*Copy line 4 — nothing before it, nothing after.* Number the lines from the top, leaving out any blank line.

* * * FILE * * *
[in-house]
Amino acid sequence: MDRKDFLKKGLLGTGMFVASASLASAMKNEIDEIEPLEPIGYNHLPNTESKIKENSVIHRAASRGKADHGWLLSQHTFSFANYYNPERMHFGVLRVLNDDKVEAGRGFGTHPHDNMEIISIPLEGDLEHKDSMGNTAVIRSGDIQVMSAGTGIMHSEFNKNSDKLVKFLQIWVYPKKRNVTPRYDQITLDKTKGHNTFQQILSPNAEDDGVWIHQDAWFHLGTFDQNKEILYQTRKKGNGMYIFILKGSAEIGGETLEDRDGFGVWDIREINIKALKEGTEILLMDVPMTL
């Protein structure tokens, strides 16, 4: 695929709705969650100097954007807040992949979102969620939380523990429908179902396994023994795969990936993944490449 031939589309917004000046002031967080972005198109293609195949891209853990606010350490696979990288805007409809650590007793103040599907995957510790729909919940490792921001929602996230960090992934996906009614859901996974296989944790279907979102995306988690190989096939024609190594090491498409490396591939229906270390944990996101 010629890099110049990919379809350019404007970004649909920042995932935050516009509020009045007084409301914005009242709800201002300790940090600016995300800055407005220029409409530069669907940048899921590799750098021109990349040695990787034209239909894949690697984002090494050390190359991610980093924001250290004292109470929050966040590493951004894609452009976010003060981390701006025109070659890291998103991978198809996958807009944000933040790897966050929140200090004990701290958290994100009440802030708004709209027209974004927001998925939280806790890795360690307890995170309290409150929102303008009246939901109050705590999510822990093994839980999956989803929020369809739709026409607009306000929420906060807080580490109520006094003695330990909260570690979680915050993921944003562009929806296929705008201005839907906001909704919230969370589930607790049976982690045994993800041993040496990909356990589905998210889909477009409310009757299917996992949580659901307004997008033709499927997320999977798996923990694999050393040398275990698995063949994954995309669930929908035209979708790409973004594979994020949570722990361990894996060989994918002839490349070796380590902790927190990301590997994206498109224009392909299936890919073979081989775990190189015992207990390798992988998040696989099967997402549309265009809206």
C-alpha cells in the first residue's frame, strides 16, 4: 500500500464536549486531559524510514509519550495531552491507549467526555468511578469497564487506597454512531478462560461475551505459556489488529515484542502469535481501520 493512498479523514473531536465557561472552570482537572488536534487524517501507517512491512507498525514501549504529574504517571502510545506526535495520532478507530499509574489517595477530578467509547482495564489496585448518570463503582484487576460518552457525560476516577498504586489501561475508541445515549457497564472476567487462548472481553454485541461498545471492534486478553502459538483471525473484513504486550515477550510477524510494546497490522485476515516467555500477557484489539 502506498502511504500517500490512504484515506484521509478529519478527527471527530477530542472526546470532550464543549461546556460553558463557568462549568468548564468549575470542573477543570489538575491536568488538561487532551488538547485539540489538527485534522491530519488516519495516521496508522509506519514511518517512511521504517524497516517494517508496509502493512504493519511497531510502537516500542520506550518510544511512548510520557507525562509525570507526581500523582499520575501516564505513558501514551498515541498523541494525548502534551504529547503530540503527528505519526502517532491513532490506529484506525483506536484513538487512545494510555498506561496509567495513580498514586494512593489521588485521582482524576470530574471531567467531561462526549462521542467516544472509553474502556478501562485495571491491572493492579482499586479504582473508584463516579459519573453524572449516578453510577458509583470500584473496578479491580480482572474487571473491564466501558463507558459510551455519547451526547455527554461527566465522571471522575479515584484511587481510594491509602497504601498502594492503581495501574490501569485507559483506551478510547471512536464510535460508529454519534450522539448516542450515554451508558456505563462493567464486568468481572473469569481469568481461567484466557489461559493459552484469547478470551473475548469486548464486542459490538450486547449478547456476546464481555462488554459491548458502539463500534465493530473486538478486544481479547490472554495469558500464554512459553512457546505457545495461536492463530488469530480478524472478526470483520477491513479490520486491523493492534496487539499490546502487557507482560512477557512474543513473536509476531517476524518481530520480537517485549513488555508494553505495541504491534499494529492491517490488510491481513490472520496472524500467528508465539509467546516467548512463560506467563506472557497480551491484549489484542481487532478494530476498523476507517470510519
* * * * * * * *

C-alpha cells in the first residue's frame, strides 16, 4: 500500500464536549486531559524510514509519550495531552491507549467526555468511578469497564487506597454512531478462560461475551505459556489488529515484542502469535481501520 493512498479523514473531536465557561472552570482537572488536534487524517501507517512491512507498525514501549504529574504517571502510545506526535495520532478507530499509574489517595477530578467509547482495564489496585448518570463503582484487576460518552457525560476516577498504586489501561475508541445515549457497564472476567487462548472481553454485541461498545471492534486478553502459538483471525473484513504486550515477550510477524510494546497490522485476515516467555500477557484489539 502506498502511504500517500490512504484515506484521509478529519478527527471527530477530542472526546470532550464543549461546556460553558463557568462549568468548564468549575470542573477543570489538575491536568488538561487532551488538547485539540489538527485534522491530519488516519495516521496508522509506519514511518517512511521504517524497516517494517508496509502493512504493519511497531510502537516500542520506550518510544511512548510520557507525562509525570507526581500523582499520575501516564505513558501514551498515541498523541494525548502534551504529547503530540503527528505519526502517532491513532490506529484506525483506536484513538487512545494510555498506561496509567495513580498514586494512593489521588485521582482524576470530574471531567467531561462526549462521542467516544472509553474502556478501562485495571491491572493492579482499586479504582473508584463516579459519573453524572449516578453510577458509583470500584473496578479491580480482572474487571473491564466501558463507558459510551455519547451526547455527554461527566465522571471522575479515584484511587481510594491509602497504601498502594492503581495501574490501569485507559483506551478510547471512536464510535460508529454519534450522539448516542450515554451508558456505563462493567464486568468481572473469569481469568481461567484466557489461559493459552484469547478470551473475548469486548464486542459490538450486547449478547456476546464481555462488554459491548458502539463500534465493530473486538478486544481479547490472554495469558500464554512459553512457546505457545495461536492463530488469530480478524472478526470483520477491513479490520486491523493492534496487539499490546502487557507482560512477557512474543513473536509476531517476524518481530520480537517485549513488555508494553505495541504491534499494529492491517490488510491481513490472520496472524500467528508465539509467546516467548512463560506467563506472557497480551491484549489484542481487532478494530476498523476507517470510519